As discussed in previous blog articles on assault injuries, in law an assault is the intentional creation of the apprehension of immediate harmful or offensive conduct but without actual touching. On the other hand, battery occurs whenever unlawful force is intentionally inflicted on another person that is either physically harmful or offensive to his reasonable sense of dignity.

The main difference between assault and battery is that an assault can occur without actual physical touching as noted in a previous blog post.

Because battery involves the infliction of physical harm, it is obvious that an action can be brought against the person who committed the attack. This is because the attacker physically and directly carried out the battery.

In Andrews v. Shelemey 2021 BCSC 2221, a physical altercation occurred between 3 individuals at a private residence.  The injured claimant brought an action against 2 of these individuals alleging that they came to his house after a dispute between them regarding a transmission repair he completed.  He alleged that without provocation he was attacked causing him to suffer serious injuries.   One of the assailants who denied that he assaulted the injured claimant failed to attend the trial.  The other defendant who did attend the trial conceded that an altercation happened, but he alleged it was the injured claimant who started it.

The injured claimant and the defendants (assailants) all had dramatically different versions of what happened.  Because there were no independent witnesses, the trial judge assessed the credibility of their evidence and preferred the evidence of the injured claimant over the evidence of the defendants.  The factors that were considered by the trial judge when assessing credibility were based on the following summary of the law:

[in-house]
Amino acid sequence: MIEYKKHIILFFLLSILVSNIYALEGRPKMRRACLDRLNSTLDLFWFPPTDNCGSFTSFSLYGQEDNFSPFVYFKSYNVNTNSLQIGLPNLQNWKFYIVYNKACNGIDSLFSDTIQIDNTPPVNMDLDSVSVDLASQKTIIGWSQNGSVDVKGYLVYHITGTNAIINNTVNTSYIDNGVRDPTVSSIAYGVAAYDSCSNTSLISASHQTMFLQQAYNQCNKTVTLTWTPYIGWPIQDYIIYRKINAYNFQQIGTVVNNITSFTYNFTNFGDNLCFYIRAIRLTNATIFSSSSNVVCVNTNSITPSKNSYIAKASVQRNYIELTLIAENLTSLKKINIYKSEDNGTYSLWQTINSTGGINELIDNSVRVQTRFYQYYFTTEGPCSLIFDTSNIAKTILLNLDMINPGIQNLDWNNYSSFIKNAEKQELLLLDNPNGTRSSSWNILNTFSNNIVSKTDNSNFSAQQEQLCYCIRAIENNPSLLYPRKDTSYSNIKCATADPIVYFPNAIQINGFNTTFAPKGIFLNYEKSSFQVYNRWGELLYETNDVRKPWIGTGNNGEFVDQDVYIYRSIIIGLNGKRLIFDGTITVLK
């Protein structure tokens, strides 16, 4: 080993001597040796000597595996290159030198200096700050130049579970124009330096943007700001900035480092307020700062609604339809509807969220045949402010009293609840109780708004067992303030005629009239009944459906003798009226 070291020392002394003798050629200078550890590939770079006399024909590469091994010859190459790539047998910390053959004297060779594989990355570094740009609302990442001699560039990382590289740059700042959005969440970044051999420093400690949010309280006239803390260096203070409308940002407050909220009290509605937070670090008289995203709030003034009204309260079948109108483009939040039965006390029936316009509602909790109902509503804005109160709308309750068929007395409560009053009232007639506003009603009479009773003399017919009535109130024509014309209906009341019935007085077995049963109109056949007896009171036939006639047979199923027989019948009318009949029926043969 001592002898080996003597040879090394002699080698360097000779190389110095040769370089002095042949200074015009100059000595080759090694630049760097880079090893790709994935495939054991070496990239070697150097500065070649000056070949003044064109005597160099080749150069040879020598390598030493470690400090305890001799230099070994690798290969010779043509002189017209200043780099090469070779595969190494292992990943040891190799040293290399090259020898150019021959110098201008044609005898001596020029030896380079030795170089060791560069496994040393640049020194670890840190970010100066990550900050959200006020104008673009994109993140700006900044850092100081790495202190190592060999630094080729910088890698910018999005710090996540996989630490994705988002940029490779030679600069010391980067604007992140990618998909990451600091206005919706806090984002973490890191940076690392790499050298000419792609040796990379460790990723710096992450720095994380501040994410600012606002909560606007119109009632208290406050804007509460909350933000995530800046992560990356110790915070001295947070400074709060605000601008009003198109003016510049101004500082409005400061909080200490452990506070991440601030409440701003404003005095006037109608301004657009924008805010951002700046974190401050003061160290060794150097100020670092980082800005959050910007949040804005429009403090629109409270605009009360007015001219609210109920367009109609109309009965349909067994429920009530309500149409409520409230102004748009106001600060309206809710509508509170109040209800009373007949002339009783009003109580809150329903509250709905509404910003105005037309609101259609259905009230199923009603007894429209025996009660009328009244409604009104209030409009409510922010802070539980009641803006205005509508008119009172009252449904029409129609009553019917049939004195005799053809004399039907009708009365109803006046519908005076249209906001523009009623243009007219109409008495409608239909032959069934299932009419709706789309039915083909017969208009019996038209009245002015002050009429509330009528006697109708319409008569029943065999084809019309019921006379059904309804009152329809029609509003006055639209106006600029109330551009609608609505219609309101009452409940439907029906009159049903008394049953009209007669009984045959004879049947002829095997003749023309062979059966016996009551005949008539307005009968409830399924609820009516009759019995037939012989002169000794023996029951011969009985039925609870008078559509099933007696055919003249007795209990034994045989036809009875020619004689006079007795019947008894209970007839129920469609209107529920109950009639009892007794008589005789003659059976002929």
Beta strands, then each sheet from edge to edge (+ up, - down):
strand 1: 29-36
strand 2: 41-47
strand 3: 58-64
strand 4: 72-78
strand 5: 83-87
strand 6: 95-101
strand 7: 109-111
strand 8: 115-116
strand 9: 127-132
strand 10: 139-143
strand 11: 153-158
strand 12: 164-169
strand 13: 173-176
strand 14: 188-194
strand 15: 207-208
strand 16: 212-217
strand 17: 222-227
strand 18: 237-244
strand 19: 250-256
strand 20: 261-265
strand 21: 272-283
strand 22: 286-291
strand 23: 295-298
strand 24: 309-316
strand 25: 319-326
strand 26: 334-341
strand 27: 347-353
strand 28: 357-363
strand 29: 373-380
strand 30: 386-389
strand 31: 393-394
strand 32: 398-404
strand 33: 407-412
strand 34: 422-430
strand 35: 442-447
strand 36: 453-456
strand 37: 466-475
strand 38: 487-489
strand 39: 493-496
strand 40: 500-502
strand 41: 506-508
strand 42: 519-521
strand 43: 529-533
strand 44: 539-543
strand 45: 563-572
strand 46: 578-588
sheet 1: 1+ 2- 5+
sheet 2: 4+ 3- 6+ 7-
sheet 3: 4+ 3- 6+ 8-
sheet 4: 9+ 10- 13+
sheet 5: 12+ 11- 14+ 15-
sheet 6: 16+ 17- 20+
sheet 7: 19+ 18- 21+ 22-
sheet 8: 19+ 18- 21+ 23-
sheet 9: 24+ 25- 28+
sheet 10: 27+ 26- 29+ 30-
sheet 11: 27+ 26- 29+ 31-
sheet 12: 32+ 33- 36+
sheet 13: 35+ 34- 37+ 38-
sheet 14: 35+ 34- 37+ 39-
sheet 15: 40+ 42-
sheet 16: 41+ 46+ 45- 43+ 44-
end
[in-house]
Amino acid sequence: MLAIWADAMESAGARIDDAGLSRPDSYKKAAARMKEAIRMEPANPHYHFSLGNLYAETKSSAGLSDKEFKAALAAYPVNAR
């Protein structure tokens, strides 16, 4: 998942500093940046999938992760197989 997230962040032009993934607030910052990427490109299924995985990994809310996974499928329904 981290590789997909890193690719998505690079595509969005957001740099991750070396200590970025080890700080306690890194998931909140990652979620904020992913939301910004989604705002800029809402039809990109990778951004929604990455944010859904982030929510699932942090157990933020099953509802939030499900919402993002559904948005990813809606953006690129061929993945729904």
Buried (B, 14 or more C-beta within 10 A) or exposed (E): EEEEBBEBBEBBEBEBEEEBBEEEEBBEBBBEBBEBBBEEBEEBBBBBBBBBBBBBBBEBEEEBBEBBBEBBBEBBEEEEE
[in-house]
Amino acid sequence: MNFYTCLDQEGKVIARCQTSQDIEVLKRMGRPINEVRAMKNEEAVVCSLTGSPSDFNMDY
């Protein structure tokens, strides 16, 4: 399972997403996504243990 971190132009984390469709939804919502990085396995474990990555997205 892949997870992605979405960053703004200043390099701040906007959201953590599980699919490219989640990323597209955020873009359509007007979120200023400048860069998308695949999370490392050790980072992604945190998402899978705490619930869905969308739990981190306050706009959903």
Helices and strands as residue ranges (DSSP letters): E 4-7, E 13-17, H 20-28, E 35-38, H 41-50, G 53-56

Credibility involves an assessment of the trustworthiness of a witness’ testimony based upon the veracity or sincerity of a witness and the accuracy of the evidence that the witness provides (Raymond v. Bosanquet (Township) (1919), 59 S.C.R. 452, 50 D.L.R. 560 (S.C.C.)). The art of assessment involves examination of various factors such as the ability and opportunity to observe events, the firmness of his memory, the ability to resist the influence of interest to modify his recollection, whether the witness’ evidence harmonizes with independent evidence that has been accepted, whether the witness changes his testimony during direct and cross-examination, whether the witness’ testimony seems unreasonable, impossible, or unlikely, whether a witness has a motive to lie, and the demeanour of a witness generally (Wallace v. Davis, [1926] 31 O.W.N. 202 (Ont. H.C.); Faryna v. Chorny, [1952] 2 D.L.R. 152 (B.C.C.A.) [Faryna]; R. v. S.(R.D.), [1997] 3 S.C.R. 484 at para.128 (S.C.C.)). Ultimately, the validity of the evidence depends on whether the evidence is consistent with the probabilities affecting the case as a whole and shown to be in existence at the time (Faryna at para. 356).

Having preferred the evidence of the injured claimant regarding the incident, the trial judge concluded that the defendants were liable in both assault and battery before turning to awarding compensation to him.

Based on the medical evidence presented at trial, the injured claimant sustained a number of physical injuries including the following:

  • Fractured sternum;
  • 2 fractured ribs;
  • Compression fracture to the L3 vertebrae
  • Broken molar
  • Minor cuts and abrasions
  • Low back and neck pain
  • Psychological injuries

As a result of the physical injuries, the injured claimant was unable to return to work in his previous position as an auto mechanic.  Instead, he was limited to part-time light level seasonal work such as mowing lawns.  He was also no longer able to cook or to work on cars for fun which is what he previously enjoyed.

The trial judge awarded a total of $652,706.00 in damages which included an award for $100,000.00 for pain and suffering also known as non-pecuniary damages.

Part of this overall award also included $10,000.00 for aggravated damages which take into account intangible injuries such as distress and humiliation that may have been caused by a defendant’s behaviour.  In addition, $25,000.00 was awarded for punitive damages to punish the wrongdoer for conduct which is harsh, vindictive, reprehensible or malicious in nature.  Unlike the other damage awards, punitive damages are intended to punish the wrongdoer (defendant) as opposed to compensating an injured claimant to deter others from acting in a similar way.

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